As of today, July 1, 2016, most food products sold in Vermont must legally display on the label if that item includes any genetically modified organisms (GMOs). The new law--that all began with a bill that passed 2 years ago--is the first of its kind in the U.S. Although Vermont is the only state implicated, the law is having an effect nationwide.

What exactly is Vermont’s GMO labeling law?
The new law requires that most whole produce and packaged food products must display a label that declares the product was made using GMOs. This generally includes food items made with canola, corn, soy or sugar, which is the vast majority of packaged food products in the U.S.

For whole produce, the label must read “produced with genetic engineering” either on the packaging or on the bins where the produce is stored and displayed for shoppers.

For processed and packaged foods, the label must read, “may be produced with genetic engineering”, “produced with genetic engineering” or “partially produced with genetic engineering”. These are either spelled out, or consumers can access details with a smart device by scanning the product’s quick response (QR) code.

What food items in Vermont are not subject to GMO labeling?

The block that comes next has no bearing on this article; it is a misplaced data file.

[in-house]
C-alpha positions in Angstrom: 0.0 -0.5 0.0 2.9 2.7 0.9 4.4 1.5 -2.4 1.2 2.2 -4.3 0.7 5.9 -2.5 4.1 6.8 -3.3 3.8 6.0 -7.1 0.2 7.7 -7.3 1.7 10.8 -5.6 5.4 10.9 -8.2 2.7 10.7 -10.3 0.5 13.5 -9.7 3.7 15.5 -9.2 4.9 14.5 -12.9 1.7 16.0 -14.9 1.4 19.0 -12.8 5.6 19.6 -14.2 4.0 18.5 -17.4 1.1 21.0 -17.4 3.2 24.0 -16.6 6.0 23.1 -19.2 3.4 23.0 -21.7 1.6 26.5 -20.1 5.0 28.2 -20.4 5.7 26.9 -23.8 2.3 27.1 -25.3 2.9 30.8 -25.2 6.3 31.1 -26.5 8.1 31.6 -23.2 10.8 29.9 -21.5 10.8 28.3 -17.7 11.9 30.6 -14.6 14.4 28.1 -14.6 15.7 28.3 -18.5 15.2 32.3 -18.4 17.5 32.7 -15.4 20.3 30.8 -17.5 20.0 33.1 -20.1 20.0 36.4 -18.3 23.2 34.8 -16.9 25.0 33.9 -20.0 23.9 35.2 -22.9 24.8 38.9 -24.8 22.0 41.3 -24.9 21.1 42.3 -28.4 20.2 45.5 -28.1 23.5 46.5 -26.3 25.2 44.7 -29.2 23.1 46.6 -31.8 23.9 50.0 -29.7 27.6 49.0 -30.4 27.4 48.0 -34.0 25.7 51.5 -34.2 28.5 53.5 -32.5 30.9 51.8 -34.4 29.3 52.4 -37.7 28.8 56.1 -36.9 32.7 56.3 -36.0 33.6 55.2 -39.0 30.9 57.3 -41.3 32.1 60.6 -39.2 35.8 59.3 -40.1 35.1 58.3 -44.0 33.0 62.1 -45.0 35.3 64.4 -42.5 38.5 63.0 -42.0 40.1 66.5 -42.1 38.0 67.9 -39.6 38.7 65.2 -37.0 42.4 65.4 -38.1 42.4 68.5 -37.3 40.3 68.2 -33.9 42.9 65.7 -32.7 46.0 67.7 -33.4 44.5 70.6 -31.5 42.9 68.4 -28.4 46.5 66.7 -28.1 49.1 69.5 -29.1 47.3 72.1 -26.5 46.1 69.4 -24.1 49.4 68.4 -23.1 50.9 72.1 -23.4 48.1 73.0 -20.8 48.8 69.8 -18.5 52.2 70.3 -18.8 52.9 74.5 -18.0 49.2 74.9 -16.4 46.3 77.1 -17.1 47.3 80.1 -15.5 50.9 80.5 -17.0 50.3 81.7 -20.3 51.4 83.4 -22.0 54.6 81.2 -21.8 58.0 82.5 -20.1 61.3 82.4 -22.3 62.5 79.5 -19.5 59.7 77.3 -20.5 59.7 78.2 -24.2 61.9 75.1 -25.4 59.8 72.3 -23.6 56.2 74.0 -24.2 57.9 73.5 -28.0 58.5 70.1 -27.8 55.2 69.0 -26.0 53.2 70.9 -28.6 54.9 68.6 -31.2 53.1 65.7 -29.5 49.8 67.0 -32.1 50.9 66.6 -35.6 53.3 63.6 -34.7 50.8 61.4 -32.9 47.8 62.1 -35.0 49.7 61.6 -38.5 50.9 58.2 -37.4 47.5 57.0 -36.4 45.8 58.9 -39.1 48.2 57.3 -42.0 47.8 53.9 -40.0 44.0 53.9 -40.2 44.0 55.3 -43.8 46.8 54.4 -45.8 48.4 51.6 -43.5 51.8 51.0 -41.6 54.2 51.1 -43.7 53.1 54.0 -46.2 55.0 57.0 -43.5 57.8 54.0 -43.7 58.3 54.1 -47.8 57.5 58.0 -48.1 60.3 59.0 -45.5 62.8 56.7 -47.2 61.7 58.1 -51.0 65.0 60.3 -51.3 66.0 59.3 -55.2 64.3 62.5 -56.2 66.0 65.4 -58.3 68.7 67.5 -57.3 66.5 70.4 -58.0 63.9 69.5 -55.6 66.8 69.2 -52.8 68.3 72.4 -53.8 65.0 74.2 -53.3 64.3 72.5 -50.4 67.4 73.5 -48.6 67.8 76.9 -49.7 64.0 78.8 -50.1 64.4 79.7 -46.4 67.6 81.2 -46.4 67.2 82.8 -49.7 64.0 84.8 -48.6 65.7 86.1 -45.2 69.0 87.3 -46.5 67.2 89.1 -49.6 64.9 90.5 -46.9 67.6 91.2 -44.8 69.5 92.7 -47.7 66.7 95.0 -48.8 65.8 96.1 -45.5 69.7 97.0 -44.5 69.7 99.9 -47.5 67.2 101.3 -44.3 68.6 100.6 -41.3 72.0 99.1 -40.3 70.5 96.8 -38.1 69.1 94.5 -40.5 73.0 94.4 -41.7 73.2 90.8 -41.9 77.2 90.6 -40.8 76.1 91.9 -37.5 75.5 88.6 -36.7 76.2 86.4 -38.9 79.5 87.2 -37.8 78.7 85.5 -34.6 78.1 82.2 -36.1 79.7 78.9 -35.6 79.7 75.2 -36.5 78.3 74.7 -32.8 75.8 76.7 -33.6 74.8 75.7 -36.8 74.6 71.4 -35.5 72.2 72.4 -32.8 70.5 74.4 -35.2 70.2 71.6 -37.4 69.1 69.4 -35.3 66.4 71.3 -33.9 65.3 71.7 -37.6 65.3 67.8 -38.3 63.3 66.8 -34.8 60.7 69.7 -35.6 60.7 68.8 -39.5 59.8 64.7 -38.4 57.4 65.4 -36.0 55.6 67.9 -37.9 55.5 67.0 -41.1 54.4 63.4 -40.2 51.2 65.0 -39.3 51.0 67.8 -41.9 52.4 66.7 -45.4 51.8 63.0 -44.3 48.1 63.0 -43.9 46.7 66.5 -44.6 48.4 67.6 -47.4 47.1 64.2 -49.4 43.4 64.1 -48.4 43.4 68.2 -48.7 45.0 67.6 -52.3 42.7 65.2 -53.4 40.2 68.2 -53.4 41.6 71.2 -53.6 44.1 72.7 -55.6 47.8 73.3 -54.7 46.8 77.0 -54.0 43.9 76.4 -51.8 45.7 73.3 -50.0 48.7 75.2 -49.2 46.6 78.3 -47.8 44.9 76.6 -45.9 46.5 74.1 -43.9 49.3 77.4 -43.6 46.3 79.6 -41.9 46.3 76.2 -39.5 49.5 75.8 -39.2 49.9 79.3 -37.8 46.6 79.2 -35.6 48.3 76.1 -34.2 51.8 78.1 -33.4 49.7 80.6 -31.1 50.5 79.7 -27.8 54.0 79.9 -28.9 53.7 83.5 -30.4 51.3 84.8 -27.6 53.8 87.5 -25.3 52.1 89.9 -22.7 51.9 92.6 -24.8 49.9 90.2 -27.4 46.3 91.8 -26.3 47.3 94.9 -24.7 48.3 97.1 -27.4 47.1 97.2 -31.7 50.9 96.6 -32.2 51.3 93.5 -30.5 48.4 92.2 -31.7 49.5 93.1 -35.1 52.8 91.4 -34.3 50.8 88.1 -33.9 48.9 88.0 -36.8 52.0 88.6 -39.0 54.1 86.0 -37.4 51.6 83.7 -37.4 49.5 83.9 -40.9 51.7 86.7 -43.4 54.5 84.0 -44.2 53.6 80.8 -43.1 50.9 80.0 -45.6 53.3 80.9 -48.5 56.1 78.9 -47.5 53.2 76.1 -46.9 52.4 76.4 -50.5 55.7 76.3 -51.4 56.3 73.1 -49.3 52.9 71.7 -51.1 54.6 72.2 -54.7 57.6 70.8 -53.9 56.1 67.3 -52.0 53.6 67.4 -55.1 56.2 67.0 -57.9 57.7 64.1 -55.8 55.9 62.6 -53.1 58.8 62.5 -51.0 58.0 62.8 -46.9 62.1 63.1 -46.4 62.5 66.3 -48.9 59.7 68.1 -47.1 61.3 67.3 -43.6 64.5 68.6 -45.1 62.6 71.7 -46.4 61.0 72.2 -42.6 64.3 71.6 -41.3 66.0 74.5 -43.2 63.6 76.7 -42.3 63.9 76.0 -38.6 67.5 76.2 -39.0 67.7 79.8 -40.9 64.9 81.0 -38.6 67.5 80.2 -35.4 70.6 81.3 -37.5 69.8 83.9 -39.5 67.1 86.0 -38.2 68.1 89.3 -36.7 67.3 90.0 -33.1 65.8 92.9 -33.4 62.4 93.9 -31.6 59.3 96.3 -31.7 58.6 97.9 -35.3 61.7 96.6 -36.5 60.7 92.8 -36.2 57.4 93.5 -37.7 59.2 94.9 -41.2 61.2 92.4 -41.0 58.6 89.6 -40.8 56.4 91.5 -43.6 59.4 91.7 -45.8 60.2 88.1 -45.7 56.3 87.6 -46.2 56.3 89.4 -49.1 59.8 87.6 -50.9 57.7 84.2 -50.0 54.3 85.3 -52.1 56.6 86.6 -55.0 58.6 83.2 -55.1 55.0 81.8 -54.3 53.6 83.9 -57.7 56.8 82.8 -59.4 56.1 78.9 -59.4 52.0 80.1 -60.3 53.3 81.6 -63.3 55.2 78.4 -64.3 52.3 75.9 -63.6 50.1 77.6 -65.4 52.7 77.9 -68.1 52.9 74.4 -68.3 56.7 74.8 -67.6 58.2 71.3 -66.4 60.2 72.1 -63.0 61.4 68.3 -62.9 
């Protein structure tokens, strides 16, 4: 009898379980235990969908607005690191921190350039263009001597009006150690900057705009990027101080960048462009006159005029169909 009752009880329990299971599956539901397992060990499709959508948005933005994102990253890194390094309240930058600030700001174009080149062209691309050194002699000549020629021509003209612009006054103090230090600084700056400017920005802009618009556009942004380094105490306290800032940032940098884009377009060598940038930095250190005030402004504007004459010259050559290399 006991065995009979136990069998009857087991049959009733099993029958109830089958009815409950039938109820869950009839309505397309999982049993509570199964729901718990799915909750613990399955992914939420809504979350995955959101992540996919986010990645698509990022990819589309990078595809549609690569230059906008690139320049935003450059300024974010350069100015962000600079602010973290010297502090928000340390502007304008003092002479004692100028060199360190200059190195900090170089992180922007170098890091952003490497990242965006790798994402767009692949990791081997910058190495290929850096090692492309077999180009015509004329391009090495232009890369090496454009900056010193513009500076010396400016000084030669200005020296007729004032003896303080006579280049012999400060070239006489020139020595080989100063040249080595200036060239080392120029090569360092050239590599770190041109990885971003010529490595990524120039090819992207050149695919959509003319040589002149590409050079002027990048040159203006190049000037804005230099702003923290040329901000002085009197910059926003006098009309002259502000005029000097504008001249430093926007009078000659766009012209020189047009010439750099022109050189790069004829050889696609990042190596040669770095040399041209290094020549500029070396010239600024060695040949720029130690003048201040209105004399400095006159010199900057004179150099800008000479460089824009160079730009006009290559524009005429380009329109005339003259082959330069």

Cheese, as well as meat from animals that have consumed feed deriving from genetically engineered grains.

What happens when food companies do not comply?
Although the law does go into effect today, food companies do have a 6-month grace period to comply with the regulation. If companies do not implement GMO labels after that, they will face a fine of $1,000 per day, per product. The fine also applies to food products that display labels determined to be “incorrect”. For companies distributing whole produce, they will have 30 days to comply after a being issued a violation notice. Vermont’s attorney general is in charge of keeping up with compliance.

How have food companies been impacted?
To save money, many food companies have added GMO verbiage to their food product labels not just for Vermont, but for retailers across the U.S. This will help them to avoid complications that might arise when applying labels to foods distributed to states with varying GMO labeling laws. Del Monte, ConAgra, General Mills, Campbell Soup, Dannon Yogurt, Kellogg's and Mars have all announced universal GMO labeling for their food products.

Coca-Cola has announced that not all of its brands will be available for sale in Vermont as of today due to Vermont’s new law. While the brand’s popular Coca-Cola, Diet Coke and Coke Zero beverages will remain on store shelves, other low-volume products will be pulled from Vermont stores instead of complying with new labeling standards in the state. The removal of select Coke products from store shelves in only temporary.

What's next?
Vermont’s new law comes just a week after Congress decided that a nationwide GMO labeling standard is necessary. The bill would need to pass in the House of Representatives and undergo 2 years of planning by the U.S. Department of Agriculture. If passed, this could mean future changes to Vermont’s precedent-setting mandate.

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